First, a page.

Abner ‘Sam’ Sampson, D.C. businessman, dies at 78

June 4, 2011

Abner “Sam” Sampson, a vacuum cleaner salesman who rose to own a vacuum cleaner franchise and a nightclub, Washington’s “Air-Way VIP Room,” died May 23 of bone cancer at his home in Washington. He was 78.

Mr. Sampson sold Air-Way vacuum cleaners in the District from the 1960s until 2004 and was named Air-Way Salesman of the Year more than once. He sold door-to-door for years and met his future wife on one particularly fortunate house call. In 1978, he purchased an Air-Way franchise in Washington.

In addition to thriving in the vacuum cleaner business, Mr. Sampson expanded his service to selling carpet, drapes and rental properties. In 1978, he opened the Air-Way VIP Room, a banquet hall for birthday parties, anniversary celebrations and church functions. Both the VIP room and the vacuum business closed in 2004.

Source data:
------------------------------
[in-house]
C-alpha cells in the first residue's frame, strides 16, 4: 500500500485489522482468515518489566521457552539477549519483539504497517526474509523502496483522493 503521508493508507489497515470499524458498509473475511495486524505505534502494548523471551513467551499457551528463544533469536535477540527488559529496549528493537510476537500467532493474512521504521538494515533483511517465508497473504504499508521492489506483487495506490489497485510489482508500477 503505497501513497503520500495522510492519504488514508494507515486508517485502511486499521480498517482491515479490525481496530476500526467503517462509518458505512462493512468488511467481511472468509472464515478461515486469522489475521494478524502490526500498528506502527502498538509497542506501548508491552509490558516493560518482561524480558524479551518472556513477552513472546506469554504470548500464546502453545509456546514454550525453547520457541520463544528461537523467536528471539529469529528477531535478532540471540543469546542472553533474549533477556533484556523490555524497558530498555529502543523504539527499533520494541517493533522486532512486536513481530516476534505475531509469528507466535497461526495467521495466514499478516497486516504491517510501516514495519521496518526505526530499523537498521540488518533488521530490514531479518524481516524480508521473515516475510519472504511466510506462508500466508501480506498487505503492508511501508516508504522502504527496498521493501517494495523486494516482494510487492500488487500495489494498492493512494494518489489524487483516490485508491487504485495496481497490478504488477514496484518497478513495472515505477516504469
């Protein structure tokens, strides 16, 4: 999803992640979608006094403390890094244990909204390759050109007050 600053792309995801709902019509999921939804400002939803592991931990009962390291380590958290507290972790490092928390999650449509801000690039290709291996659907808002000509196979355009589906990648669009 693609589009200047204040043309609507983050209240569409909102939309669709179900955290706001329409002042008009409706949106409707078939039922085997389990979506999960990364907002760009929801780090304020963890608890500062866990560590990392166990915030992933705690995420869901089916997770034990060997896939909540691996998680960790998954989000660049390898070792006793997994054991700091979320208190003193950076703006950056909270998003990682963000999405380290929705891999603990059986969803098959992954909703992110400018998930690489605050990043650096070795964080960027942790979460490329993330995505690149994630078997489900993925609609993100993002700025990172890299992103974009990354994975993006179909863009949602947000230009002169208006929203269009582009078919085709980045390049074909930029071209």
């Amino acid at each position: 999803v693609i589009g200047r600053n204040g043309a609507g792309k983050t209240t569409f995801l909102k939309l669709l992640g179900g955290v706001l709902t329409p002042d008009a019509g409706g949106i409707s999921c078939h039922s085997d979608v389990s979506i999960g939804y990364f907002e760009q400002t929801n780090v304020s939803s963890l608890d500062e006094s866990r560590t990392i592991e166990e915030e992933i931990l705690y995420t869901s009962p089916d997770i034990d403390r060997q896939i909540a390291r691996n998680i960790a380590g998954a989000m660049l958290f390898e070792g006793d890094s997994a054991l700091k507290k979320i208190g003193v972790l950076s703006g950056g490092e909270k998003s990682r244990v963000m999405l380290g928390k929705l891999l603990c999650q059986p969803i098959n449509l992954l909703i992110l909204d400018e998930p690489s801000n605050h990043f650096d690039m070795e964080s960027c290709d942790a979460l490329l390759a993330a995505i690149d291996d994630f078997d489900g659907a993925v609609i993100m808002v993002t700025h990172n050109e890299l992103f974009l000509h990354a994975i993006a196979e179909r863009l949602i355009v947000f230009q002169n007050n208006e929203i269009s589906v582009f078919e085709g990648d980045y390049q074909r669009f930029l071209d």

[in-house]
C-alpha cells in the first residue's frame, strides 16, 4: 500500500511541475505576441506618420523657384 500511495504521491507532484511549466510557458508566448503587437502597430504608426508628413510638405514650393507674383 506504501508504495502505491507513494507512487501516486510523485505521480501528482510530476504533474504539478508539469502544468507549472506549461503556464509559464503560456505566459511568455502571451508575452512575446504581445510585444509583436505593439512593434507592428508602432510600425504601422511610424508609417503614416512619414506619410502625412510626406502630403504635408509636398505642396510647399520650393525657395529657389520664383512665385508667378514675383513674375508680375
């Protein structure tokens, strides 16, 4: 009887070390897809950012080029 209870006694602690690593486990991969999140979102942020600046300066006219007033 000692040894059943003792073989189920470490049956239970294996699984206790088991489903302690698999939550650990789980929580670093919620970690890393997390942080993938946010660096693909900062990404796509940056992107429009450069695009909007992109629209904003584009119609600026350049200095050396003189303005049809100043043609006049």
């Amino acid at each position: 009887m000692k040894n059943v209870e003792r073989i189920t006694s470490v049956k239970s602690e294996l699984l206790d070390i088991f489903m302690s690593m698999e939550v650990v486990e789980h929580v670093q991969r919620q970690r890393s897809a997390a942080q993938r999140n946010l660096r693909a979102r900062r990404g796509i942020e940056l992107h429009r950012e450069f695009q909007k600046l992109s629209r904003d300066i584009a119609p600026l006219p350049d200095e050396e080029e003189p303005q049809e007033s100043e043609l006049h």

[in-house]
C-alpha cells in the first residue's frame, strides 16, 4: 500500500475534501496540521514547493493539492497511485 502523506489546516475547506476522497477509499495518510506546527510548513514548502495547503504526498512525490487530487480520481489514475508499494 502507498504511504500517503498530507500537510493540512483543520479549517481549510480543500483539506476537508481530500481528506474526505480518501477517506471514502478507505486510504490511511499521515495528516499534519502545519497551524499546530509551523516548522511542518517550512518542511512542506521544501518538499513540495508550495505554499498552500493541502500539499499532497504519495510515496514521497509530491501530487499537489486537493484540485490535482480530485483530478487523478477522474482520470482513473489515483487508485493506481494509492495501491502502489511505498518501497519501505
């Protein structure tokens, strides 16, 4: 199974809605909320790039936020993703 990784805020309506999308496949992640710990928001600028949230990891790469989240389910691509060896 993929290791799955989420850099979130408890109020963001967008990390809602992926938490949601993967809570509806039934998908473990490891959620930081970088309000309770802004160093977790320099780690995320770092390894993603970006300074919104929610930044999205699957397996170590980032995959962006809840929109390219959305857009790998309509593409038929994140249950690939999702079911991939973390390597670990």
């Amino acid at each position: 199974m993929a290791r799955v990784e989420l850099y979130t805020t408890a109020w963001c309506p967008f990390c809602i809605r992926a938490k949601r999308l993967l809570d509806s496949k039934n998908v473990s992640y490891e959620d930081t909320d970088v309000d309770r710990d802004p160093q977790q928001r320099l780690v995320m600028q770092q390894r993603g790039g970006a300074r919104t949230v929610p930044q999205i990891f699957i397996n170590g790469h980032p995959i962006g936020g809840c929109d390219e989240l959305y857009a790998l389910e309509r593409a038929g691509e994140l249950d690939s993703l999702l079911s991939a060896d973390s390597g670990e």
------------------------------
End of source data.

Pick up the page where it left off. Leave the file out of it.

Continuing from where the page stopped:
Abner Sampson was born Oct. 6, 1932, in Goldsboro, N.C., to Clarence and Pearline Faulkner Sampson. He played football and basketball at Allen University in Charleston, S.C., where he earned a bachelor’s degree in biology.

After college, Mr. Sampson served in the Army for two years and played basketball for the Army’s special services division in Germany. In 1961, Mr. Sampson moved to Washington.

Mr. Sampson was for many years a member and a Sunday school teacher at the Takoma Park Baptist Church in Washington. He later joined the Spirit of Peace Baptist Church in Capitol Heights.

Mr. Sampson was an active member of his high school and college alumni associations.

Survivors include his wife of 48 years, Earline Broadnax Sampson, and four children, Bo Sampson, Mike Sampson, Yolanda Sampson and Gary Sampson, all of Washington; a sister, Clarise McLeod of Washington; and three grandchildren.